West Indies batting great, Brian Lara, after being inducted into the ICC’s Hall of Fame, dedicated the honour to his late father Bunty and siblings — brother Winston and sister Agnes — and said they all played important roles in his development as a cricketer.
“This person you see today before you accepting this Hall of Fame honour is someone he (Bunty) moulded. He ensured that I had everything I needed to succeed as a cricketer and in life, even in trying times,” said Lara of his father, who died before his son played a Test.
“He made a special effort to make sure everything was there. I had to work hard ... but I knew I had strong support.
“My biggest pain was that he did not see me play a Test match, but having the West Indies team in Trinidad at his funeral was a special tribute to the man who made sure I was given the tools to play this glorious game and make such a lasting contribution,” said Lara while accepting the award on Saturday evening during the function at the Water’s Edge Resort.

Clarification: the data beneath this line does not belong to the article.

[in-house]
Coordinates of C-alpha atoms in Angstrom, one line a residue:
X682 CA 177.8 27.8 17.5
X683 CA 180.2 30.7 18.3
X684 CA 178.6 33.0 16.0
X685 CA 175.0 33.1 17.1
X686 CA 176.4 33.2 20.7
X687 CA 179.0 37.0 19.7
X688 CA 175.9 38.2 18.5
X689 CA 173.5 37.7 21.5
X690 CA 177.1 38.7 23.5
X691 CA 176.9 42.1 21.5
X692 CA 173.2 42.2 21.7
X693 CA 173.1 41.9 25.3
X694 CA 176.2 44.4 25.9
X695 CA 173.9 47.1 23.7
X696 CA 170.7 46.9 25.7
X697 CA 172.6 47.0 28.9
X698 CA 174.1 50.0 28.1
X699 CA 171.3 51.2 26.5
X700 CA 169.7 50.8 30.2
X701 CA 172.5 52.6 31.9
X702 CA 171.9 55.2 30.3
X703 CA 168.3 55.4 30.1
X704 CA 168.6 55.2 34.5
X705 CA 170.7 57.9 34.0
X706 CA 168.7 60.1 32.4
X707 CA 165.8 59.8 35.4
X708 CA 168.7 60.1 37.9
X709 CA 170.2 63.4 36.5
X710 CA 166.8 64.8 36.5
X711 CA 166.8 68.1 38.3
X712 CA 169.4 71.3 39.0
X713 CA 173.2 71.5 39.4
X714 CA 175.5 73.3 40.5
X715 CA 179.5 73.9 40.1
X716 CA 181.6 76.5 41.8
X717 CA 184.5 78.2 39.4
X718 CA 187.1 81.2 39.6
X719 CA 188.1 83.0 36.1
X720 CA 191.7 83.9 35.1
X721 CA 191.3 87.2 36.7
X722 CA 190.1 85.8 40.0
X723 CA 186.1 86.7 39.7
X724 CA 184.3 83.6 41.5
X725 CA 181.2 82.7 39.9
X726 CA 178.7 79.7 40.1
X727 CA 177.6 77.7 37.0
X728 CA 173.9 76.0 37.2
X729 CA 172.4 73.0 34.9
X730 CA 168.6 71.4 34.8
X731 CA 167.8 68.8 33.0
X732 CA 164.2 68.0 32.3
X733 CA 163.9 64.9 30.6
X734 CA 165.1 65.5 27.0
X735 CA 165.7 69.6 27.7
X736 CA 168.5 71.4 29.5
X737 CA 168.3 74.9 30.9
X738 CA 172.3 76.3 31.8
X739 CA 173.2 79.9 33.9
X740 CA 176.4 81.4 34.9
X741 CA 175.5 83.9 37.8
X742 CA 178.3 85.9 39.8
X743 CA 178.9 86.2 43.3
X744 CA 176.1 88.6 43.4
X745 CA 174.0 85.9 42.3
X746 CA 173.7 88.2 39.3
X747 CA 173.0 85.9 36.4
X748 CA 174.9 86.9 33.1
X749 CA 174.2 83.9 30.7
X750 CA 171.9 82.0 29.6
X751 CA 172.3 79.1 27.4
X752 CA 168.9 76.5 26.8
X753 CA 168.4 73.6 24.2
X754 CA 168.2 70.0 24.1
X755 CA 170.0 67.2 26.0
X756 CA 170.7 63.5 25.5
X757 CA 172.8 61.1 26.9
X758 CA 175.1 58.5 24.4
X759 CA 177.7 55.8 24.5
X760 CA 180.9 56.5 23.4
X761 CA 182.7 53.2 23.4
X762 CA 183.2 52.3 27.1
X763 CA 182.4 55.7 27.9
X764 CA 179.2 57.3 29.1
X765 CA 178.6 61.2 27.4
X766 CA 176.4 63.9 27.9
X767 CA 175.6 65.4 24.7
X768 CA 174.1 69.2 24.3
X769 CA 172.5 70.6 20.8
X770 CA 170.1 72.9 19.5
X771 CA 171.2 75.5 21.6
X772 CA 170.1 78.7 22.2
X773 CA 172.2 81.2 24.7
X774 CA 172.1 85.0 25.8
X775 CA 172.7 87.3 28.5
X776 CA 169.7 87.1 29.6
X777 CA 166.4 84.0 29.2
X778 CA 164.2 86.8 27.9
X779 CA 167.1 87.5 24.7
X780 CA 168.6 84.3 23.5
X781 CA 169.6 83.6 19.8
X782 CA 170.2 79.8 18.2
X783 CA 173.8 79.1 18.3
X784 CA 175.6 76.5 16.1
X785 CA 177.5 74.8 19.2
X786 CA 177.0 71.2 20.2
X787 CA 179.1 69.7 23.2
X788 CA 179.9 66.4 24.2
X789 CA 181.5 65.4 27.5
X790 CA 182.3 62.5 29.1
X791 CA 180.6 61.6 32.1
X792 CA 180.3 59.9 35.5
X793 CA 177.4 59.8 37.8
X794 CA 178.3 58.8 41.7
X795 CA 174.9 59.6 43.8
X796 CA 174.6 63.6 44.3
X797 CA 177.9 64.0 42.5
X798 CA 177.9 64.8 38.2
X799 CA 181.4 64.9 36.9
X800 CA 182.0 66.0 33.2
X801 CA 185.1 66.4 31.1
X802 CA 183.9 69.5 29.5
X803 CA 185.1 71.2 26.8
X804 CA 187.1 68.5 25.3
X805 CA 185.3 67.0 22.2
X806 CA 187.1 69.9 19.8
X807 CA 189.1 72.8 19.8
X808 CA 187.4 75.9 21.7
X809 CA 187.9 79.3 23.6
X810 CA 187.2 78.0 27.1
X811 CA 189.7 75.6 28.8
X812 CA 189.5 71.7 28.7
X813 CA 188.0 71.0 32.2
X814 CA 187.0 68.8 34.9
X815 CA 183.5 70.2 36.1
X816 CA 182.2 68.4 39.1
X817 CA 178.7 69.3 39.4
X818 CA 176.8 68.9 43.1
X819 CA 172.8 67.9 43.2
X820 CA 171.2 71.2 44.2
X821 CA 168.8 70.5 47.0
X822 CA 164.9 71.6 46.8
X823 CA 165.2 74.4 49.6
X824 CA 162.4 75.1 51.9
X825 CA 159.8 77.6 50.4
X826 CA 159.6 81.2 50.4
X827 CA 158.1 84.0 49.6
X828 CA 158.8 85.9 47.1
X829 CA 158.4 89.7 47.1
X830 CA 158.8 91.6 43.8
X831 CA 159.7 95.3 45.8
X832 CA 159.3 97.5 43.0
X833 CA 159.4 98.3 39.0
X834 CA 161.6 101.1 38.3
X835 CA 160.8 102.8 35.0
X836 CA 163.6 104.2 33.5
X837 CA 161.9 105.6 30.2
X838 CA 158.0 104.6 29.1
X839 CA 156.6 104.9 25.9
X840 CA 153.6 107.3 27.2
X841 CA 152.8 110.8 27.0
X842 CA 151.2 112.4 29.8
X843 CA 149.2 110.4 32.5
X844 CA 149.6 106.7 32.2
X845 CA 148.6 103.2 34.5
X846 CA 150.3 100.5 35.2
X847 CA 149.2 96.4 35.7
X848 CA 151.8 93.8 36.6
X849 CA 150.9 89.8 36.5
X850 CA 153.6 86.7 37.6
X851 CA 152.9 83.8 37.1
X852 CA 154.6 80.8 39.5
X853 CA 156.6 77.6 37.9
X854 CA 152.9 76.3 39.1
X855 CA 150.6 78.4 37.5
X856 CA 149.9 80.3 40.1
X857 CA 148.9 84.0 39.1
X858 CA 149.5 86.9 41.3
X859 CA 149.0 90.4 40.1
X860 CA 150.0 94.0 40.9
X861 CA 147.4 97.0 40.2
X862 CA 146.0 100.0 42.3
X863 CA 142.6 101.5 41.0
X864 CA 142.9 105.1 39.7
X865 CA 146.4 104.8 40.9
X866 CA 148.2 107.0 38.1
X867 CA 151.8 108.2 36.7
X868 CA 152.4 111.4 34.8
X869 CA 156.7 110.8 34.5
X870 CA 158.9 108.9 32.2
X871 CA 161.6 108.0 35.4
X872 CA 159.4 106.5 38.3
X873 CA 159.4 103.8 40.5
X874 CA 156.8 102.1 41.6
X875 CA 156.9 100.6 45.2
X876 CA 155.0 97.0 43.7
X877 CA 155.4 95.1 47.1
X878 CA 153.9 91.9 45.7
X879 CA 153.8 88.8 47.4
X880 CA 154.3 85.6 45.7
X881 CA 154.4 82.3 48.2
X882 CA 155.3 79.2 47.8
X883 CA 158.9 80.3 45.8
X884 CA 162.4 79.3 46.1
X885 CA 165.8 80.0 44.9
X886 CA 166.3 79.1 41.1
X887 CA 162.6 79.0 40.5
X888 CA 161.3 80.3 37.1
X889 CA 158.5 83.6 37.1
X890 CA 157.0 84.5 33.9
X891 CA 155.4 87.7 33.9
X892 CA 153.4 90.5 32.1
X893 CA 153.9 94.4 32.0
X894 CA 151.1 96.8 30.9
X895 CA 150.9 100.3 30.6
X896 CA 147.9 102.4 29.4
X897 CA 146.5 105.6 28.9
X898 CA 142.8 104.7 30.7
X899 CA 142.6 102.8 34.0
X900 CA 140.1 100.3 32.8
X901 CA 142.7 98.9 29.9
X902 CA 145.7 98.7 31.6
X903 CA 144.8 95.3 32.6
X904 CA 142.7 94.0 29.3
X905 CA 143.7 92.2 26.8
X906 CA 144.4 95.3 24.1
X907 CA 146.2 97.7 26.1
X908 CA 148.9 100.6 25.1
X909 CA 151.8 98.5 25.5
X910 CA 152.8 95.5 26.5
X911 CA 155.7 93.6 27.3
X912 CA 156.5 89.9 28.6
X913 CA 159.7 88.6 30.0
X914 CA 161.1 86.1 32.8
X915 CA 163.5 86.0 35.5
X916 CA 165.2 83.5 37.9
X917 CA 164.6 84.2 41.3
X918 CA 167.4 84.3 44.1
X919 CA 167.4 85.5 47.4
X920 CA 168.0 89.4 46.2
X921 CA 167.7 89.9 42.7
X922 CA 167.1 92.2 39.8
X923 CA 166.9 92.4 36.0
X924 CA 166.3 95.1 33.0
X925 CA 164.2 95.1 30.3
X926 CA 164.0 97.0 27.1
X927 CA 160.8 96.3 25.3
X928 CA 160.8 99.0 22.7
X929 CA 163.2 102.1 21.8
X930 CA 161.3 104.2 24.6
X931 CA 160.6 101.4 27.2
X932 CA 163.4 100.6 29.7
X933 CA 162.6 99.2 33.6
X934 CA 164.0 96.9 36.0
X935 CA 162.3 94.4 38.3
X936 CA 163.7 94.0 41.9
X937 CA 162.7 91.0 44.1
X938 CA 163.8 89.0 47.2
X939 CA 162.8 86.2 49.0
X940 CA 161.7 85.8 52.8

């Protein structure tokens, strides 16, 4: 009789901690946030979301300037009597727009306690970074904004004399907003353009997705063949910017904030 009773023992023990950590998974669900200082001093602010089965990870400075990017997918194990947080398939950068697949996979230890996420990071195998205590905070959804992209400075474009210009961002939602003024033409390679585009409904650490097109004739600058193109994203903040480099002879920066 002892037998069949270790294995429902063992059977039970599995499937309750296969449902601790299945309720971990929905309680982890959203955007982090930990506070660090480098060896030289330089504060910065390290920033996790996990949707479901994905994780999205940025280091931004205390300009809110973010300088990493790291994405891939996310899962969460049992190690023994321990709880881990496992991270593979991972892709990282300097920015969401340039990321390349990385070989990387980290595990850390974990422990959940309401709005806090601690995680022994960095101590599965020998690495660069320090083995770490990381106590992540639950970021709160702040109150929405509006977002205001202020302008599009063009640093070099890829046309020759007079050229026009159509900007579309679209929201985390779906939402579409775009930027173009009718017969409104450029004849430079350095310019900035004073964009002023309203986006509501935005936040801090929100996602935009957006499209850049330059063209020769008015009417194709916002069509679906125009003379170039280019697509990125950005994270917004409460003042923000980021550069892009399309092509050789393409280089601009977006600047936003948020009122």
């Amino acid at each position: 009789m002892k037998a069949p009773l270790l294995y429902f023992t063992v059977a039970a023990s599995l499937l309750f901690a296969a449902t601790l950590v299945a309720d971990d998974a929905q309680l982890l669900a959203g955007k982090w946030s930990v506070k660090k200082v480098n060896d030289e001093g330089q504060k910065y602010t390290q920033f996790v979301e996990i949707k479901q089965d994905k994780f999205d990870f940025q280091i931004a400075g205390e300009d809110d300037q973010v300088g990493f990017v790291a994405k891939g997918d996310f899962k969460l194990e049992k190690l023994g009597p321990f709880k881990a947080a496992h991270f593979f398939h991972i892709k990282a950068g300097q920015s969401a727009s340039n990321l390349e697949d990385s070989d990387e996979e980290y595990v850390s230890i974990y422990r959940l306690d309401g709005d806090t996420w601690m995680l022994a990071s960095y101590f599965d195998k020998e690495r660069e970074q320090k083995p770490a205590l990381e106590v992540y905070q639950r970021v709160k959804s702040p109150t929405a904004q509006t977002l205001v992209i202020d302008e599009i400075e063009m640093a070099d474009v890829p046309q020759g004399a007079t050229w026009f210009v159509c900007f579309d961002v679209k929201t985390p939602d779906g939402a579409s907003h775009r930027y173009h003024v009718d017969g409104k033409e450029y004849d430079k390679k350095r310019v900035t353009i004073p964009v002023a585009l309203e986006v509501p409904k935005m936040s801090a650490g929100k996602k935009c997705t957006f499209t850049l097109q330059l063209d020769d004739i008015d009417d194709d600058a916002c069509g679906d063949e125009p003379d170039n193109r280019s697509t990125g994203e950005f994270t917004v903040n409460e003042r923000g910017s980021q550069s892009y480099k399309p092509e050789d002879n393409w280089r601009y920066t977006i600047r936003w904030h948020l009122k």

The 43-year-old Lara is a living legend in international cricket with 11,953 runs from 131 Tests and another 10,405 from 299 one-dayers.
Lara holds several records, including the one for the highest individual score in first-class cricket, with 501 not out for Warwickshire against Durham at Edgbaston in 1994, which is the only quintuple hundred in first-class cricket history.
Lara also holds the record for the highest individual score in a Test innings (400 not out against England at Antigua in 2004). He is the only batsman to have scored a hundred, a double century, a triple century, a quadruple century and a quintuple century.
“Tonight, I had my brother and my sister here with me. Agnes is the one who took me to my first coaching clinic when I was six, and Winston was a role model as a stylish right-handed batsman ... so to have them here is very special,” he said.